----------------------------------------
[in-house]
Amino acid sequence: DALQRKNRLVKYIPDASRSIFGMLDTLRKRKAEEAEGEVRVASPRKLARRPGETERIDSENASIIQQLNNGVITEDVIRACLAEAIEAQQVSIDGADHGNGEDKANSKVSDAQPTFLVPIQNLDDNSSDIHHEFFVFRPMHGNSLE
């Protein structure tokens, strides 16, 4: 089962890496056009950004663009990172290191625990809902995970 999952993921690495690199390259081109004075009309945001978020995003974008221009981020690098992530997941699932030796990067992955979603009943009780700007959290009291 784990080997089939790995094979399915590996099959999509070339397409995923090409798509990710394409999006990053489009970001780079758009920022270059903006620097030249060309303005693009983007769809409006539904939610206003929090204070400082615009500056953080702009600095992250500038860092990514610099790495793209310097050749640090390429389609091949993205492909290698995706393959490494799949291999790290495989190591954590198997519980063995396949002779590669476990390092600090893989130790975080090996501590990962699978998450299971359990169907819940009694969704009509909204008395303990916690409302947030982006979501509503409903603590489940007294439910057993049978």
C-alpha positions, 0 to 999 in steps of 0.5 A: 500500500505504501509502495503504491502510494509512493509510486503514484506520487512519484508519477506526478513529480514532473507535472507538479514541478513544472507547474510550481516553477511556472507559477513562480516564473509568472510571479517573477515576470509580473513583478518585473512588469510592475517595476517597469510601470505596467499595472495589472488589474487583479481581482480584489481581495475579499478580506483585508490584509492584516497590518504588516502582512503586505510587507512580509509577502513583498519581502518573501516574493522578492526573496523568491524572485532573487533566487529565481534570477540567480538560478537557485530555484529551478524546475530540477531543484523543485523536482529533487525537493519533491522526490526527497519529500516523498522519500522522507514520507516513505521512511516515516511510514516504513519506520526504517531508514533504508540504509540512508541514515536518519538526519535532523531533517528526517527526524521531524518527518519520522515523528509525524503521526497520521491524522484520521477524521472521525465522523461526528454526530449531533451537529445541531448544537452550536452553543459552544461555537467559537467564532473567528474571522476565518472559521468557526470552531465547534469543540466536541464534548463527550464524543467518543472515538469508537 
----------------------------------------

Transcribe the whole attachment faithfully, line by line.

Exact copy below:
[in-house]
Amino acid sequence: DALQRKNRLVKYIPDASRSIFGMLDTLRKRKAEEAEGEVRVASPRKLARRPGETERIDSENASIIQQLNNGVITEDVIRACLAEAIEAQQVSIDGADHGNGEDKANSKVSDAQPTFLVPIQNLDDNSSDIHHEFFVFRPMHGNSLE
């Protein structure tokens, strides 16, 4: 089962890496056009950004663009990172290191625990809902995970 999952993921690495690199390259081109004075009309945001978020995003974008221009981020690098992530997941699932030796990067992955979603009943009780700007959290009291 784990080997089939790995094979399915590996099959999509070339397409995923090409798509990710394409999006990053489009970001780079758009920022270059903006620097030249060309303005693009983007769809409006539904939610206003929090204070400082615009500056953080702009600095992250500038860092990514610099790495793209310097050749640090390429389609091949993205492909290698995706393959490494799949291999790290495989190591954590198997519980063995396949002779590669476990390092600090893989130790975080090996501590990962699978998450299971359990169907819940009694969704009509909204008395303990916690409302947030982006979501509503409903603590489940007294439910057993049978």
C-alpha positions, 0 to 999 in steps of 0.5 A: 500500500505504501509502495503504491502510494509512493509510486503514484506520487512519484508519477506526478513529480514532473507535472507538479514541478513544472507547474510550481516553477511556472507559477513562480516564473509568472510571479517573477515576470509580473513583478518585473512588469510592475517595476517597469510601470505596467499595472495589472488589474487583479481581482480584489481581495475579499478580506483585508490584509492584516497590518504588516502582512503586505510587507512580509509577502513583498519581502518573501516574493522578492526573496523568491524572485532573487533566487529565481534570477540567480538560478537557485530555484529551478524546475530540477531543484523543485523536482529533487525537493519533491522526490526527497519529500516523498522519500522522507514520507516513505521512511516515516511510514516504513519506520526504517531508514533504508540504509540512508541514515536518519538526519535532523531533517528526517527526524521531524518527518519520522515523528509525524503521526497520521491524522484520521477524521472521525465522523461526528454526530449531533451537529445541531448544537452550536452553543459552544461555537467559537467564532473567528474571522476565518472559521468557526470552531465547534469543540466536541464534548463527550464524543467518543472515538469508537 